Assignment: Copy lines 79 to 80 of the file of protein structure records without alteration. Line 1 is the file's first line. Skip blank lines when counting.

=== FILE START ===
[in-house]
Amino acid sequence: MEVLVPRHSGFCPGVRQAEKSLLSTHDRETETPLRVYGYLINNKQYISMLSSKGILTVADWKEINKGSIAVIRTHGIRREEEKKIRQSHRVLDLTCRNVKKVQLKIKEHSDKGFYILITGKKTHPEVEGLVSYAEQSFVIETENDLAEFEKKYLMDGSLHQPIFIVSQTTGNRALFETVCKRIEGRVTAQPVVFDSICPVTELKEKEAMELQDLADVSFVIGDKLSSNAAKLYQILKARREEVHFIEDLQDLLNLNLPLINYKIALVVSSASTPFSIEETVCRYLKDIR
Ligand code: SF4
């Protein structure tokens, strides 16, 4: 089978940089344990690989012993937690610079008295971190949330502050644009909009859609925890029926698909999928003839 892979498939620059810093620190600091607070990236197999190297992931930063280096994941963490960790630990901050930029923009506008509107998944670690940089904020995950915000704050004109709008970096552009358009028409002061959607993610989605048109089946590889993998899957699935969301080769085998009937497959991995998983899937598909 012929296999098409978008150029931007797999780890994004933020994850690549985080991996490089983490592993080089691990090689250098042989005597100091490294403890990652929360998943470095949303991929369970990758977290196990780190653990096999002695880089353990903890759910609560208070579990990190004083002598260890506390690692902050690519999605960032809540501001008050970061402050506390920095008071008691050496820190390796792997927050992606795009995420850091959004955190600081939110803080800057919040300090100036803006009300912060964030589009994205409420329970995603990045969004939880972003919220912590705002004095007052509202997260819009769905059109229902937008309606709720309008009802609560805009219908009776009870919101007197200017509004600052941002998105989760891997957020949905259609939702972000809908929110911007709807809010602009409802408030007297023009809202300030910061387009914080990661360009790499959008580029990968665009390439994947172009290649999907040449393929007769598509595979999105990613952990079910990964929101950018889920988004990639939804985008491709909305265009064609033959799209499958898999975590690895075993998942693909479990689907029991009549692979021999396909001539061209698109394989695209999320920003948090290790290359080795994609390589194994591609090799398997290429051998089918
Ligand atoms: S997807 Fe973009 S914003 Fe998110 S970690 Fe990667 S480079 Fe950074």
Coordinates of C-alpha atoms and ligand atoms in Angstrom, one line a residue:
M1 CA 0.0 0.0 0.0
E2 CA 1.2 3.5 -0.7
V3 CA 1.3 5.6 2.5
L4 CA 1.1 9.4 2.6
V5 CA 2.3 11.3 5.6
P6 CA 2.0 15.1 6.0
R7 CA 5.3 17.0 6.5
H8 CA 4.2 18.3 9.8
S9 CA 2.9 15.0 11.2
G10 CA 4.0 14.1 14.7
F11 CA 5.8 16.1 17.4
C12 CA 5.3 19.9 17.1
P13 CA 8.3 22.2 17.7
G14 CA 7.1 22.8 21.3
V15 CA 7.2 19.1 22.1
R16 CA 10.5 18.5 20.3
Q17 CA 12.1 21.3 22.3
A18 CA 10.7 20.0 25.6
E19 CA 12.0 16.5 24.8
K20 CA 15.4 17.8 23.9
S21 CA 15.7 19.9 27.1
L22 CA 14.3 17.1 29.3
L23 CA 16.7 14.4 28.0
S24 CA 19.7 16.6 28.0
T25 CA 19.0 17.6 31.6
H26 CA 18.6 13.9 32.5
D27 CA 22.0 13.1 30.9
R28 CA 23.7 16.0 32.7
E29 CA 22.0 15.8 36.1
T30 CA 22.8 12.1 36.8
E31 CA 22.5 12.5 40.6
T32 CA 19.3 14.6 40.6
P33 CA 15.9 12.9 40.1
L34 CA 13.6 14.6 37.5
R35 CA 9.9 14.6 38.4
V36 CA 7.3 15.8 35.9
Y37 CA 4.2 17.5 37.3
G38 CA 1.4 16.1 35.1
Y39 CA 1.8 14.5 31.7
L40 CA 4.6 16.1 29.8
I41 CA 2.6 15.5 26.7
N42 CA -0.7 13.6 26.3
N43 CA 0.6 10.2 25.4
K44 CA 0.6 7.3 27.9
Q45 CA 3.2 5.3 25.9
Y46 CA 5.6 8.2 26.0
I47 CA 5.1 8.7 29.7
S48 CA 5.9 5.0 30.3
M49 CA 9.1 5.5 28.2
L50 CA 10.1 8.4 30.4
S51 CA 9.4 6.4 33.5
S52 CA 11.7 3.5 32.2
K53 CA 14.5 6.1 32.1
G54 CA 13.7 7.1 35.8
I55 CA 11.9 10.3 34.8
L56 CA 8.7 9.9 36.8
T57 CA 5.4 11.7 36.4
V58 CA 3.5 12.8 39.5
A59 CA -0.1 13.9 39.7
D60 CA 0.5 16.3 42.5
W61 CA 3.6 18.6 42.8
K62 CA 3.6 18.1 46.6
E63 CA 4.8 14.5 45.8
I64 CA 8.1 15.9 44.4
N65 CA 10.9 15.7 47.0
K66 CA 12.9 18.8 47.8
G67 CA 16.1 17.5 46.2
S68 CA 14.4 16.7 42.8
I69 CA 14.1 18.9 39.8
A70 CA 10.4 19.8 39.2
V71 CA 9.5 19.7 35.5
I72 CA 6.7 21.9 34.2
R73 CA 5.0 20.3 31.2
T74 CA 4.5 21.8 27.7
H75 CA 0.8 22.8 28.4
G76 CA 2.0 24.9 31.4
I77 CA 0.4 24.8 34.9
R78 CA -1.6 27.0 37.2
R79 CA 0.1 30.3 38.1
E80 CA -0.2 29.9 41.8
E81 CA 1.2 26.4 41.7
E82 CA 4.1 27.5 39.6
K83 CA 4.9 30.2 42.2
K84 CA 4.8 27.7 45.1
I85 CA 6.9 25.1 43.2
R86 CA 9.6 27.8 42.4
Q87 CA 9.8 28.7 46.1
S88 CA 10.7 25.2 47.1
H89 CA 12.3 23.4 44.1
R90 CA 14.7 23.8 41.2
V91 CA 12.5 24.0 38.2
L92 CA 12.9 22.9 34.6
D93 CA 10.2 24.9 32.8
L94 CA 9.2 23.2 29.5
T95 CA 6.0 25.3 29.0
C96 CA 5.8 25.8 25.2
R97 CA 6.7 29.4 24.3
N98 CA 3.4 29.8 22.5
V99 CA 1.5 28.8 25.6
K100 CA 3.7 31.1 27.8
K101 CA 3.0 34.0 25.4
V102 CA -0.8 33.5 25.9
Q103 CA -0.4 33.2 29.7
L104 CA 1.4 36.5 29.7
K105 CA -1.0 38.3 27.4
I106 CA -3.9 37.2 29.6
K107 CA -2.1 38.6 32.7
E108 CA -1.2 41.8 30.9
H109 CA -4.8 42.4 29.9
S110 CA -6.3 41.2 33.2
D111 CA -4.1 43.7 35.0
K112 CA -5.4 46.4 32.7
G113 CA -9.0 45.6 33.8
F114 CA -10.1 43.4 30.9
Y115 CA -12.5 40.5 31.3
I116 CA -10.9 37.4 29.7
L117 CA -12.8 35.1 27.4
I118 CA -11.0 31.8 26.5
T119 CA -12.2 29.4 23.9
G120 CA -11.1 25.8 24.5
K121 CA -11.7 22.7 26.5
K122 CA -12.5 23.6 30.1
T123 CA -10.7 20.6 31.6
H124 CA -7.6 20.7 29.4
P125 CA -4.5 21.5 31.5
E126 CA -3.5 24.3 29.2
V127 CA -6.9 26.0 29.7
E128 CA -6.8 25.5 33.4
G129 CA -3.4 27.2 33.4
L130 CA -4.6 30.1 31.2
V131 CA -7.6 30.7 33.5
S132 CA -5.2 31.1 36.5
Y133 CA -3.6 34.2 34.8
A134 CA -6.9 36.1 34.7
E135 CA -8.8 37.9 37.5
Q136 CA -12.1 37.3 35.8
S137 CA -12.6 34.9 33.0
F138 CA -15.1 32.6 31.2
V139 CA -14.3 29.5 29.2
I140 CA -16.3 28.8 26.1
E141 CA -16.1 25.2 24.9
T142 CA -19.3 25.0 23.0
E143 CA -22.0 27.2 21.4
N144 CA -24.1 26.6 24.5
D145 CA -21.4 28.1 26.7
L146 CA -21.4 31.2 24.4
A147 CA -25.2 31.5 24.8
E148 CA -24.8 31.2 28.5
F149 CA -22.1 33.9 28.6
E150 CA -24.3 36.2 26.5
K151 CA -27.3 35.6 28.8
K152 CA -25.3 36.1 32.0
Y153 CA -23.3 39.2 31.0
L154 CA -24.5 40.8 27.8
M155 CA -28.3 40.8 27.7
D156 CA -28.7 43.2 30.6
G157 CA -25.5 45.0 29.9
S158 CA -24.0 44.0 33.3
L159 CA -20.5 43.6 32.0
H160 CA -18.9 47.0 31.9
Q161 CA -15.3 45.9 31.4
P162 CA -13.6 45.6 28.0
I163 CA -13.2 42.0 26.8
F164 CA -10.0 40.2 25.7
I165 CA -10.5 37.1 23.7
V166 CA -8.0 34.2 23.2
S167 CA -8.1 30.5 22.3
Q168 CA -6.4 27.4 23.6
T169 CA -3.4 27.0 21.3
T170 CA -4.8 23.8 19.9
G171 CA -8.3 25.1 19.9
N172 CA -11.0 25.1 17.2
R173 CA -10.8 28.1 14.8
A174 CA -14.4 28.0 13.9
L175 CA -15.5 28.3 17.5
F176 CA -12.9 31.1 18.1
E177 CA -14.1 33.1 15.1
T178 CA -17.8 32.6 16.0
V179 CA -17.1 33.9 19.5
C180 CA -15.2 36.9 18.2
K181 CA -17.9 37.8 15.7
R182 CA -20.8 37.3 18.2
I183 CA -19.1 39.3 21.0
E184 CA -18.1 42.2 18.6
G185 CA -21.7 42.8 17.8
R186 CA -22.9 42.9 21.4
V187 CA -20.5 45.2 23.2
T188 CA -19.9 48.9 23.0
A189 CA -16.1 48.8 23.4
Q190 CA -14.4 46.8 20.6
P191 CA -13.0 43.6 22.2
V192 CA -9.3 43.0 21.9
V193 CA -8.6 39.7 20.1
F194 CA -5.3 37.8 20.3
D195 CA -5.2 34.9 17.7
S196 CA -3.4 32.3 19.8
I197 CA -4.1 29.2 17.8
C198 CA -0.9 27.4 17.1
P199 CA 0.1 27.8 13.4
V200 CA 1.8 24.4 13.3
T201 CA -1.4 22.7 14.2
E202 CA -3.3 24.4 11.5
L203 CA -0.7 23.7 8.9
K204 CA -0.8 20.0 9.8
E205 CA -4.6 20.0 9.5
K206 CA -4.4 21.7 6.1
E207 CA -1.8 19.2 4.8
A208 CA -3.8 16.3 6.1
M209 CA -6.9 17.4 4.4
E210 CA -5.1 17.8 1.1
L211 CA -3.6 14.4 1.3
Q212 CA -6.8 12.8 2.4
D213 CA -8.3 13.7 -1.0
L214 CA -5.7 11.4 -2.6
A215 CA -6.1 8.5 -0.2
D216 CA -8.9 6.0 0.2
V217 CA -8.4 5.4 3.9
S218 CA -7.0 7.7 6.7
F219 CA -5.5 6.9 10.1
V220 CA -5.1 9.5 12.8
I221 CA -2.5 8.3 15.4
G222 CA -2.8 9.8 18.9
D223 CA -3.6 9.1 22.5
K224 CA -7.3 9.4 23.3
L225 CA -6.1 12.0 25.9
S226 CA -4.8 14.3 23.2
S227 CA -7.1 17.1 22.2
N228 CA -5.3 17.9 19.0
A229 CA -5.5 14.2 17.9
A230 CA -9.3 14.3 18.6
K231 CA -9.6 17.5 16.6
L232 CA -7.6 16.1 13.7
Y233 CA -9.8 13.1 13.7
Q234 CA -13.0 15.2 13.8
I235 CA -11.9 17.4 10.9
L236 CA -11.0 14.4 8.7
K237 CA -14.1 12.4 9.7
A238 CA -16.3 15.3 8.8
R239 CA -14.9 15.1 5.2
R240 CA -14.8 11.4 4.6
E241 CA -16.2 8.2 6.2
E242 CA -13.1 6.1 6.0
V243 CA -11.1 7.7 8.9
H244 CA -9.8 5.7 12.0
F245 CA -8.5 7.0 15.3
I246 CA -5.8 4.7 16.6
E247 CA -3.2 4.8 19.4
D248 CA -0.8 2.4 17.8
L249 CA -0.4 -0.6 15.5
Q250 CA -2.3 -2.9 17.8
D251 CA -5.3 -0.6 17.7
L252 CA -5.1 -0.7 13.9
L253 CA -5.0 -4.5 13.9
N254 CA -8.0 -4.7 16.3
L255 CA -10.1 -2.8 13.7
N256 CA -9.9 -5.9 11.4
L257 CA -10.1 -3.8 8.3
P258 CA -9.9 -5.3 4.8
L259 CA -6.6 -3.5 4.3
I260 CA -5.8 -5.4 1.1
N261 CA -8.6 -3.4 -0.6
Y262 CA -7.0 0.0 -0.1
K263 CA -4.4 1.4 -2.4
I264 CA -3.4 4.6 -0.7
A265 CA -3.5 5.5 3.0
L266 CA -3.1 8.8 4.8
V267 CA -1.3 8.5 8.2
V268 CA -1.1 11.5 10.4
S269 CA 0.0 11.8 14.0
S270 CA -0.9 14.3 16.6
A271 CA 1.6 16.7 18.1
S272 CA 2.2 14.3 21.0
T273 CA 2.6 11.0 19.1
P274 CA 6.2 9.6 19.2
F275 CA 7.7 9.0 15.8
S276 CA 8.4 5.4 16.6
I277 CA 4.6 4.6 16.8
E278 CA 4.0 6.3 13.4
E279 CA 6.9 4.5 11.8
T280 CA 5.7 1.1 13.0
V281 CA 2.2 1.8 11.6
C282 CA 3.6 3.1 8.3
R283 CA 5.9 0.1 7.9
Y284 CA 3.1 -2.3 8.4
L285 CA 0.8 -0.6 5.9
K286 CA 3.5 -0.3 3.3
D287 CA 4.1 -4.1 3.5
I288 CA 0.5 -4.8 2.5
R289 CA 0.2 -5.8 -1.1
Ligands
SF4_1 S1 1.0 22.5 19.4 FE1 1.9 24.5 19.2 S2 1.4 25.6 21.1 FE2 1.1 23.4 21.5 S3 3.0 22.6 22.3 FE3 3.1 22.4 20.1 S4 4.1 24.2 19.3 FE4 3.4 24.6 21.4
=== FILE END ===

R73 CA 5.0 20.3 31.2
T74 CA 4.5 21.8 27.7